Monthly Archives: February 2013

Oyster Bar and Confectioners now Espressoholic

Espressoholic is located where there have always been eating houses. Records show that in 1905 there were two shops operating on the site, a confectioners and an oyster saloon.

In the early 1900’s, before refrigerators where invented, oysters were kept in sacks in the harbour near Thorndon. Every day the sacks would be barrowed up from the water and the still live oysters would be shucked to order for the customers.

In 1915 a Greek immigrant, Antonios Karantze, bought the oyster salon and renamed it The Karantze Brothers Restaurant. This family business survived for a number of generations changing its food focus from oyster bar to cafeteria and finally closed in the 1970’s.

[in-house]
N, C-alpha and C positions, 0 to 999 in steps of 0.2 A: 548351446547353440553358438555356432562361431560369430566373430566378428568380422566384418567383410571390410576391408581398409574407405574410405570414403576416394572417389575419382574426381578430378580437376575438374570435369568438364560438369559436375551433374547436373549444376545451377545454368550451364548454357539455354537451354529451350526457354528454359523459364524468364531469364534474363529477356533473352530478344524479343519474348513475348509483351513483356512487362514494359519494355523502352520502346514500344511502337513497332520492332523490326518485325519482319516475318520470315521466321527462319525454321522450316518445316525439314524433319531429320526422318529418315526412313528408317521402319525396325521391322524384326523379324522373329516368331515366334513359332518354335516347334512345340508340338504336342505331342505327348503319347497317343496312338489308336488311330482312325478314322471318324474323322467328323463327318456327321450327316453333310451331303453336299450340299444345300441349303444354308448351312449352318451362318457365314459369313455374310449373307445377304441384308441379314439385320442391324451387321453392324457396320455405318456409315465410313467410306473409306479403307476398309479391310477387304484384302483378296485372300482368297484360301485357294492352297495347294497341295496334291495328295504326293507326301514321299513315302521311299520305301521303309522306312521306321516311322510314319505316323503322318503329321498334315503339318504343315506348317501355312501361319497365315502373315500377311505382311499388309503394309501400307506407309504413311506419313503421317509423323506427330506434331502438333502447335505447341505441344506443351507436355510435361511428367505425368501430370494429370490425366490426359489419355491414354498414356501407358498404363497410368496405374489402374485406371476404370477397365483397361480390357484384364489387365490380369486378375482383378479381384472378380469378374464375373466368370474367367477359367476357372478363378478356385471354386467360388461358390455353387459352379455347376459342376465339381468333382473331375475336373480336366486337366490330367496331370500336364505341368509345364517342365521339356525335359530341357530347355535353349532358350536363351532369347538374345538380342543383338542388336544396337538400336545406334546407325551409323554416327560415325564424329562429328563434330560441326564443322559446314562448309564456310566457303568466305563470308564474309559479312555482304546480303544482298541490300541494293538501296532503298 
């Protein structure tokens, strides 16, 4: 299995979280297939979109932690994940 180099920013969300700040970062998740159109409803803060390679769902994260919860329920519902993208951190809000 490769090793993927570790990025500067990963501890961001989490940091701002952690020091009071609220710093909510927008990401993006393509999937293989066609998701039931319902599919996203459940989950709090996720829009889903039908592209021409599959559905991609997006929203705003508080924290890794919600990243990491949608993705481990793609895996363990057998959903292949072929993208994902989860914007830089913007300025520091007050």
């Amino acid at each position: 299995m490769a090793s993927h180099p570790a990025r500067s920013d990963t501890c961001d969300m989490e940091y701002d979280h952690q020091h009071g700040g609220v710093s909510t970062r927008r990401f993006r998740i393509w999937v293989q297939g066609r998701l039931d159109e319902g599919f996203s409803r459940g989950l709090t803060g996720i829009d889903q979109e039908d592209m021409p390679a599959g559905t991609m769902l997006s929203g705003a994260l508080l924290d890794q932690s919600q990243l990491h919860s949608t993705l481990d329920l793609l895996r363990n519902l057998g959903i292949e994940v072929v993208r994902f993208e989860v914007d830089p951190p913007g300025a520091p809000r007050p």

Stories can be found in old newspapers of raucous behavior by the restaurants patrons and even some illegal activities of the business owners.

In 1920 Ippocrates Karantze was charged with buying and selling trout, which has always been illegal, and calling it a flounder. There are also numerous stories of drunk and disorderly customers fighting and smashing up the restaurant and not paying for their meals.

In 1901 it was common for the Greek owners of oyster saloons to bring their own countrymen in to work as non unionised labour. These workers were prepared to work 12 to 16 hours a day with little or no overtime and, because the saloons where often quite rough places open from 9am in the morning till as late as 4am, men were employed rather than woman. However, the wives and daughters of these Greek businessmen could to be found working the tills and managing staff.